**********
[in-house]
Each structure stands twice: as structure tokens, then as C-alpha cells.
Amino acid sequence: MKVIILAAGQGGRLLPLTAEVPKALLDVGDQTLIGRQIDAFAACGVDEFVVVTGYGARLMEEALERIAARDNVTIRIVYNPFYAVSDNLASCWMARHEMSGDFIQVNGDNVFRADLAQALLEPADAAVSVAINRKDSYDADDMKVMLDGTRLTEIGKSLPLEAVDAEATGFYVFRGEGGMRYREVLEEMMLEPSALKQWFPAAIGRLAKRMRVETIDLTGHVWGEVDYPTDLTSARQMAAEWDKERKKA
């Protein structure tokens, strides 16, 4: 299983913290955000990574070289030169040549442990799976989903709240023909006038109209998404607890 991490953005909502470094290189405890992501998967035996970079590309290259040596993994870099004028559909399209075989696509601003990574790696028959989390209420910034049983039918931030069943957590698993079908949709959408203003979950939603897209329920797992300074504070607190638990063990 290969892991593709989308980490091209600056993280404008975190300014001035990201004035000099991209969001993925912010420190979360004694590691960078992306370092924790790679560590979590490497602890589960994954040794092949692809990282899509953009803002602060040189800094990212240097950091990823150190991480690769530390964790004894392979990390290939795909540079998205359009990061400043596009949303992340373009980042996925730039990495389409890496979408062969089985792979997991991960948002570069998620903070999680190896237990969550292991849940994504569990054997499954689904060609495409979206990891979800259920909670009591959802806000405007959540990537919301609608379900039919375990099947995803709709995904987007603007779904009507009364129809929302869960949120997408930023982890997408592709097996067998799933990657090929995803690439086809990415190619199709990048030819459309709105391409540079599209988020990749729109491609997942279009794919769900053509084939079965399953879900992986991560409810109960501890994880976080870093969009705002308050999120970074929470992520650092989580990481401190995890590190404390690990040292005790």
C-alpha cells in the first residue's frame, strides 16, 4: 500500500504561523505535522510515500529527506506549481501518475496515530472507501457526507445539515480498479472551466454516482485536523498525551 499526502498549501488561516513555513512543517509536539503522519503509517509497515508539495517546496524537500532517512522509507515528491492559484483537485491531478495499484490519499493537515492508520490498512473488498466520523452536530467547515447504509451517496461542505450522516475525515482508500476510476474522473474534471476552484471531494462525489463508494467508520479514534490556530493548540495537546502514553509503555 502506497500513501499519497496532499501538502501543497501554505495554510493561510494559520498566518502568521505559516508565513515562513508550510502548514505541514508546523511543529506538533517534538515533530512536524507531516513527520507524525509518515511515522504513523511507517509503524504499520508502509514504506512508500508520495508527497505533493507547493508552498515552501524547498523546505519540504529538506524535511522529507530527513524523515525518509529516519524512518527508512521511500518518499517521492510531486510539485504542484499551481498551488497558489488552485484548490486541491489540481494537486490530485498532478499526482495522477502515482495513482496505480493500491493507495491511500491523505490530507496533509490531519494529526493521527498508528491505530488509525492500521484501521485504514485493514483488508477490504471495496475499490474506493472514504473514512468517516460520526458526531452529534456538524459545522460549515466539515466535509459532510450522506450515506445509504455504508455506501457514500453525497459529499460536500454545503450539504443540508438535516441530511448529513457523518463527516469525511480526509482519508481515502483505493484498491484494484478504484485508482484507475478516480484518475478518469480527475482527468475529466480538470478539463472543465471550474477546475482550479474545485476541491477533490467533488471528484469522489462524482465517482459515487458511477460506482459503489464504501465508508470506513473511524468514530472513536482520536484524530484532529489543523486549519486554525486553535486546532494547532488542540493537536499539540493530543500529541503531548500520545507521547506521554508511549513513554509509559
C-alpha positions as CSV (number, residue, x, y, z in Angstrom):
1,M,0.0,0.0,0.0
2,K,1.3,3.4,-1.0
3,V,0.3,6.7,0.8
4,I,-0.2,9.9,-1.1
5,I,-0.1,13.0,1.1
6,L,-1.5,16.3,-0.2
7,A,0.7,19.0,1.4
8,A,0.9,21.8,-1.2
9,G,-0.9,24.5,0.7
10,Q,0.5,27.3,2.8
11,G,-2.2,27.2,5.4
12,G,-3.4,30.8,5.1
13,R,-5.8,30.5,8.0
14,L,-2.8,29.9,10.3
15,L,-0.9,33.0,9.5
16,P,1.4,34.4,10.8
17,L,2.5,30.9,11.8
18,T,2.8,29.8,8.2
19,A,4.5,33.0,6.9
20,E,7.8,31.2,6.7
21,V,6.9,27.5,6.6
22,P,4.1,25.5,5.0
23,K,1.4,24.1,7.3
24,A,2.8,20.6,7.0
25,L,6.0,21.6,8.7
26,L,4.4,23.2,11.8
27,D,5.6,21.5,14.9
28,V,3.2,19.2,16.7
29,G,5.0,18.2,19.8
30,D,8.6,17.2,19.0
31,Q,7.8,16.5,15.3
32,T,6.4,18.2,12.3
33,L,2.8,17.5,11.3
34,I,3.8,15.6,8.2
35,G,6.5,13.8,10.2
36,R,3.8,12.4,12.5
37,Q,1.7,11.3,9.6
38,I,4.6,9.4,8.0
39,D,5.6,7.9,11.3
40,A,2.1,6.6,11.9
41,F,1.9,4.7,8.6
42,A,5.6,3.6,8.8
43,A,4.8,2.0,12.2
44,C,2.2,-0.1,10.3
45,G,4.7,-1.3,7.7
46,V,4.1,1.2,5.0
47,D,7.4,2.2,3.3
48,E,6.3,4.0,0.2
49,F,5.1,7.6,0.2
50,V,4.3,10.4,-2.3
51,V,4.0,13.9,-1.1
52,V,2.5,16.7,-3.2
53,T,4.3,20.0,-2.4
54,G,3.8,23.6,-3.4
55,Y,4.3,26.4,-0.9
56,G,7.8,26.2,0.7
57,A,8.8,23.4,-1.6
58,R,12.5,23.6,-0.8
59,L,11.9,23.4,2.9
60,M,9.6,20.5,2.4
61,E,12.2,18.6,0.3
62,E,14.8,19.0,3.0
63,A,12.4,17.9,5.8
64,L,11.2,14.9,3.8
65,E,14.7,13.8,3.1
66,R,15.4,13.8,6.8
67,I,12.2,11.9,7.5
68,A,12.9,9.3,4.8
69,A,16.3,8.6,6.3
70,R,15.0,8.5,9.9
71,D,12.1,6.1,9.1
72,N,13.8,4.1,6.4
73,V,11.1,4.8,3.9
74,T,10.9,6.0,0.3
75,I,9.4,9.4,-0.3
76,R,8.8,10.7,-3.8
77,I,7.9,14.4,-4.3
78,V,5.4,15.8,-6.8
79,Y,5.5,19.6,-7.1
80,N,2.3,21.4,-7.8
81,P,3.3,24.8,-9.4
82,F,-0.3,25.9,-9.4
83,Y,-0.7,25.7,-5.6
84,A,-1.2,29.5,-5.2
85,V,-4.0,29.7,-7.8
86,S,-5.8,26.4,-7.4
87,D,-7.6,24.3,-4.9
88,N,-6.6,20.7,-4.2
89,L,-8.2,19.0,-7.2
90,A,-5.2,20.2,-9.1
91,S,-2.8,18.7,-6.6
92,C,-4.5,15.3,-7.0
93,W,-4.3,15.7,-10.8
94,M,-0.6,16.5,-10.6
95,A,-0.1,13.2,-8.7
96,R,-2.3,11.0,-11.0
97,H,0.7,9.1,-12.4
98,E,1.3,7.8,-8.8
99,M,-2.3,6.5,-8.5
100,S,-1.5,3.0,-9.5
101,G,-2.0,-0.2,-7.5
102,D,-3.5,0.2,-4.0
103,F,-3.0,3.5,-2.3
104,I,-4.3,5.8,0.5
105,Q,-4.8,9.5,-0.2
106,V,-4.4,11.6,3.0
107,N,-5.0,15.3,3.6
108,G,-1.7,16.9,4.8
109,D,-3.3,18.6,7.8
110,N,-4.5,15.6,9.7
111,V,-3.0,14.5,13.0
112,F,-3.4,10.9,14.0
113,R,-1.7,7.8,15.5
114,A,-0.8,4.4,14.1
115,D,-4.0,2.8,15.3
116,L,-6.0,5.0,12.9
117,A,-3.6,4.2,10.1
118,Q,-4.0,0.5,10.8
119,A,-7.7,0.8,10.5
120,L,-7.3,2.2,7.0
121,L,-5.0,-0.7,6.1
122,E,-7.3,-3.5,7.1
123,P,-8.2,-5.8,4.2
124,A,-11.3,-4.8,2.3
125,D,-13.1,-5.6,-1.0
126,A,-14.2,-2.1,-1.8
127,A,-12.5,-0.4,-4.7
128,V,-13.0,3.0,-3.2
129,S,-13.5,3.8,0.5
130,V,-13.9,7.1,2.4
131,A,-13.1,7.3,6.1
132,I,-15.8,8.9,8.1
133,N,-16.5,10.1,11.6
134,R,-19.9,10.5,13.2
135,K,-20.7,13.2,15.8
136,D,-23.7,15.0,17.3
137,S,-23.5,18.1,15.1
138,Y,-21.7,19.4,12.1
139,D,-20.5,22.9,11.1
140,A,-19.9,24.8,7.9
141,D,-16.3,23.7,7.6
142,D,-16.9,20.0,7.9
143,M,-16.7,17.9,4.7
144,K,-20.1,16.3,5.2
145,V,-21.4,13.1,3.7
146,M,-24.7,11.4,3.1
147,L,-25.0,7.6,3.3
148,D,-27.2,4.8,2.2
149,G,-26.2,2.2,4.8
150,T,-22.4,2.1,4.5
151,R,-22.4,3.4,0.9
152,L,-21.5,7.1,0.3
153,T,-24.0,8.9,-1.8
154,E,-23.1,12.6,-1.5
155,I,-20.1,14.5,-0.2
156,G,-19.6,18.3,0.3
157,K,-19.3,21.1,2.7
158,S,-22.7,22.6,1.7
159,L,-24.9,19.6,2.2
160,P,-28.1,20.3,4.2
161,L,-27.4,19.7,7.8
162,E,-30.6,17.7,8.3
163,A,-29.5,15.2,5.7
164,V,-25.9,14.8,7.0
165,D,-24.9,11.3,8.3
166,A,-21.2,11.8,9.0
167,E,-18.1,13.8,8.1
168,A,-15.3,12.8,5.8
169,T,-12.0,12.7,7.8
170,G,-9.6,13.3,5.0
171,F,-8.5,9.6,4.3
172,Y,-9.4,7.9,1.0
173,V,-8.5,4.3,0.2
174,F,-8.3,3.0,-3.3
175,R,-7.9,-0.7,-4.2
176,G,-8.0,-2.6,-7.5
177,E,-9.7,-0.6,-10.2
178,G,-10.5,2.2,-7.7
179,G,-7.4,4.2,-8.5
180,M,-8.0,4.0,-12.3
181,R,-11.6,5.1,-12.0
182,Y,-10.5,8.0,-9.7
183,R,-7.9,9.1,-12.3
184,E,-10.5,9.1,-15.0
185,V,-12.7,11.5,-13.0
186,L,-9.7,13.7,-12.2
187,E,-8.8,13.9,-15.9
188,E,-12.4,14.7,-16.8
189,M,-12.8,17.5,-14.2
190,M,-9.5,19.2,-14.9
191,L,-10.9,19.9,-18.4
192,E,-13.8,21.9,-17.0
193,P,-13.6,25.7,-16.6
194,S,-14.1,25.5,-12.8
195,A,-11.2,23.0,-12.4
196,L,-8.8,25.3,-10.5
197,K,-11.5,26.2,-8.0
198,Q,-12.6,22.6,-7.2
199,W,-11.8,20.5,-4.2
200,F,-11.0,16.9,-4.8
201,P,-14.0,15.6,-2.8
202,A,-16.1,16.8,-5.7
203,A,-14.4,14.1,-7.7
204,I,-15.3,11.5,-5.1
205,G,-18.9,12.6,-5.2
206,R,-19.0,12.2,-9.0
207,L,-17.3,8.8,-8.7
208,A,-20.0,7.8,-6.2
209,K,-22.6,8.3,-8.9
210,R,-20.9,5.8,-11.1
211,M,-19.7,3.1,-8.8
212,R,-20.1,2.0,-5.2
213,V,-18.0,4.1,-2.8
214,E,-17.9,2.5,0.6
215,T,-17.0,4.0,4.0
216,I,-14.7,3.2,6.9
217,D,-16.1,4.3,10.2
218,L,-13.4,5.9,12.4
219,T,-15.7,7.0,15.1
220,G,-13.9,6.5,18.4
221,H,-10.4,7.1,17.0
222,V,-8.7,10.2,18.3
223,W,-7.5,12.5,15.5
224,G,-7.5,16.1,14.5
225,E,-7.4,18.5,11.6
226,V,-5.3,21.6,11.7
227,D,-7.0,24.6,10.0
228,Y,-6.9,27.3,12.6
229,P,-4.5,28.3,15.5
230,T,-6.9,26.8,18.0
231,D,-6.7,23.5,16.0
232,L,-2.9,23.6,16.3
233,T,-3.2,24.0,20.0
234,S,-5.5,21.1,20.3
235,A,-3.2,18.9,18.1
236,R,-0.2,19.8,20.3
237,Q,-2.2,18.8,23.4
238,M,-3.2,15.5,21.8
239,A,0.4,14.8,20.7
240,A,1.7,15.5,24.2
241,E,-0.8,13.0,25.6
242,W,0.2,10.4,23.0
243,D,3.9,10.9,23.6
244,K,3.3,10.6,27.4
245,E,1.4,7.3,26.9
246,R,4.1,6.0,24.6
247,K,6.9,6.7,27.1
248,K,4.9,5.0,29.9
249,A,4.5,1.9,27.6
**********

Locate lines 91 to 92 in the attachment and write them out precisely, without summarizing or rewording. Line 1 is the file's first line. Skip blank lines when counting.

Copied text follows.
85,V,-4.0,29.7,-7.8
86,S,-5.8,26.4,-7.4